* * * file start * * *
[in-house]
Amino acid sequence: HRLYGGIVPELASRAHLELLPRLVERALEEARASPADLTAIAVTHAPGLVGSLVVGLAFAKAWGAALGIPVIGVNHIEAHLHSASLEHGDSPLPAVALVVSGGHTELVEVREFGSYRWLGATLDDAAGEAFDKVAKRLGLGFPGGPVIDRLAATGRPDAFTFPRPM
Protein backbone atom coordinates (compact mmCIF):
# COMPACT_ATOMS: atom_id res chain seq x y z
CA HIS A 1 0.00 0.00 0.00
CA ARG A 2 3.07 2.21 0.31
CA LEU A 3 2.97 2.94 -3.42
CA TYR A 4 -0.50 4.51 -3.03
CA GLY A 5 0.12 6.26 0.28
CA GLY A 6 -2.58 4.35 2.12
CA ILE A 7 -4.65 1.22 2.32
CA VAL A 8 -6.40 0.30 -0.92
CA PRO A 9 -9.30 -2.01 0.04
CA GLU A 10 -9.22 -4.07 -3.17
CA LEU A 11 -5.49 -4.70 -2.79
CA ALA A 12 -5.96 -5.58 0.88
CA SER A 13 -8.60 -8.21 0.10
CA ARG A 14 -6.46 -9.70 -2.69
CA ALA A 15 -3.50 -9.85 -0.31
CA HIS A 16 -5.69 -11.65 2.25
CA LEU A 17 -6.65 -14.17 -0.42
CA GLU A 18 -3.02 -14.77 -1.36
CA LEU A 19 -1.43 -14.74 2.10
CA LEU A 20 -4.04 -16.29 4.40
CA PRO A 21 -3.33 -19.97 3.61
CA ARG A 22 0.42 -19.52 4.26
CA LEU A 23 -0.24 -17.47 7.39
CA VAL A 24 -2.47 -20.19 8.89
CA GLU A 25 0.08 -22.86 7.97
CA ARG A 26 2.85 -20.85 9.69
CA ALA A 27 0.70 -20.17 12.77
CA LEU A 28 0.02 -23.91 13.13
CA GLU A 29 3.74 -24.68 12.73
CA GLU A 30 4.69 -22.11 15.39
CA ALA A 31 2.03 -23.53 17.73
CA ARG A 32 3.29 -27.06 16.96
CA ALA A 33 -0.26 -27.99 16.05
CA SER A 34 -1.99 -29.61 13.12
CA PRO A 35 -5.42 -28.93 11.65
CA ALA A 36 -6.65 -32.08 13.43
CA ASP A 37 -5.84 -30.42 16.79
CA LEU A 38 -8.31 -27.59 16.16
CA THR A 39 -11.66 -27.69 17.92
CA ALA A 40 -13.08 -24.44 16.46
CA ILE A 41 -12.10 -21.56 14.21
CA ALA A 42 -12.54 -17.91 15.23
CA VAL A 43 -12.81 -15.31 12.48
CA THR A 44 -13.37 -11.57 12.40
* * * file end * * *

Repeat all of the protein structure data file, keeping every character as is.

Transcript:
[in-house]
Amino acid sequence: HRLYGGIVPELASRAHLELLPRLVERALEEARASPADLTAIAVTHAPGLVGSLVVGLAFAKAWGAALGIPVIGVNHIEAHLHSASLEHGDSPLPAVALVVSGGHTELVEVREFGSYRWLGATLDDAAGEAFDKVAKRLGLGFPGGPVIDRLAATGRPDAFTFPRPM
Protein backbone atom coordinates (compact mmCIF):
# COMPACT_ATOMS: atom_id res chain seq x y z
CA HIS A 1 0.00 0.00 0.00
CA ARG A 2 3.07 2.21 0.31
CA LEU A 3 2.97 2.94 -3.42
CA TYR A 4 -0.50 4.51 -3.03
CA GLY A 5 0.12 6.26 0.28
CA GLY A 6 -2.58 4.35 2.12
CA ILE A 7 -4.65 1.22 2.32
CA VAL A 8 -6.40 0.30 -0.92
CA PRO A 9 -9.30 -2.01 0.04
CA GLU A 10 -9.22 -4.07 -3.17
CA LEU A 11 -5.49 -4.70 -2.79
CA ALA A 12 -5.96 -5.58 0.88
CA SER A 13 -8.60 -8.21 0.10
CA ARG A 14 -6.46 -9.70 -2.69
CA ALA A 15 -3.50 -9.85 -0.31
CA HIS A 16 -5.69 -11.65 2.25
CA LEU A 17 -6.65 -14.17 -0.42
CA GLU A 18 -3.02 -14.77 -1.36
CA LEU A 19 -1.43 -14.74 2.10
CA LEU A 20 -4.04 -16.29 4.40
CA PRO A 21 -3.33 -19.97 3.61
CA ARG A 22 0.42 -19.52 4.26
CA LEU A 23 -0.24 -17.47 7.39
CA VAL A 24 -2.47 -20.19 8.89
CA GLU A 25 0.08 -22.86 7.97
CA ARG A 26 2.85 -20.85 9.69
CA ALA A 27 0.70 -20.17 12.77
CA LEU A 28 0.02 -23.91 13.13
CA GLU A 29 3.74 -24.68 12.73
CA GLU A 30 4.69 -22.11 15.39
CA ALA A 31 2.03 -23.53 17.73
CA ARG A 32 3.29 -27.06 16.96
CA ALA A 33 -0.26 -27.99 16.05
CA SER A 34 -1.99 -29.61 13.12
CA PRO A 35 -5.42 -28.93 11.65
CA ALA A 36 -6.65 -32.08 13.43
CA ASP A 37 -5.84 -30.42 16.79
CA LEU A 38 -8.31 -27.59 16.16
CA THR A 39 -11.66 -27.69 17.92
CA ALA A 40 -13.08 -24.44 16.46
CA ILE A 41 -12.10 -21.56 14.21
CA ALA A 42 -12.54 -17.91 15.23
CA VAL A 43 -12.81 -15.31 12.48
CA THR A 44 -13.37 -11.57 12.40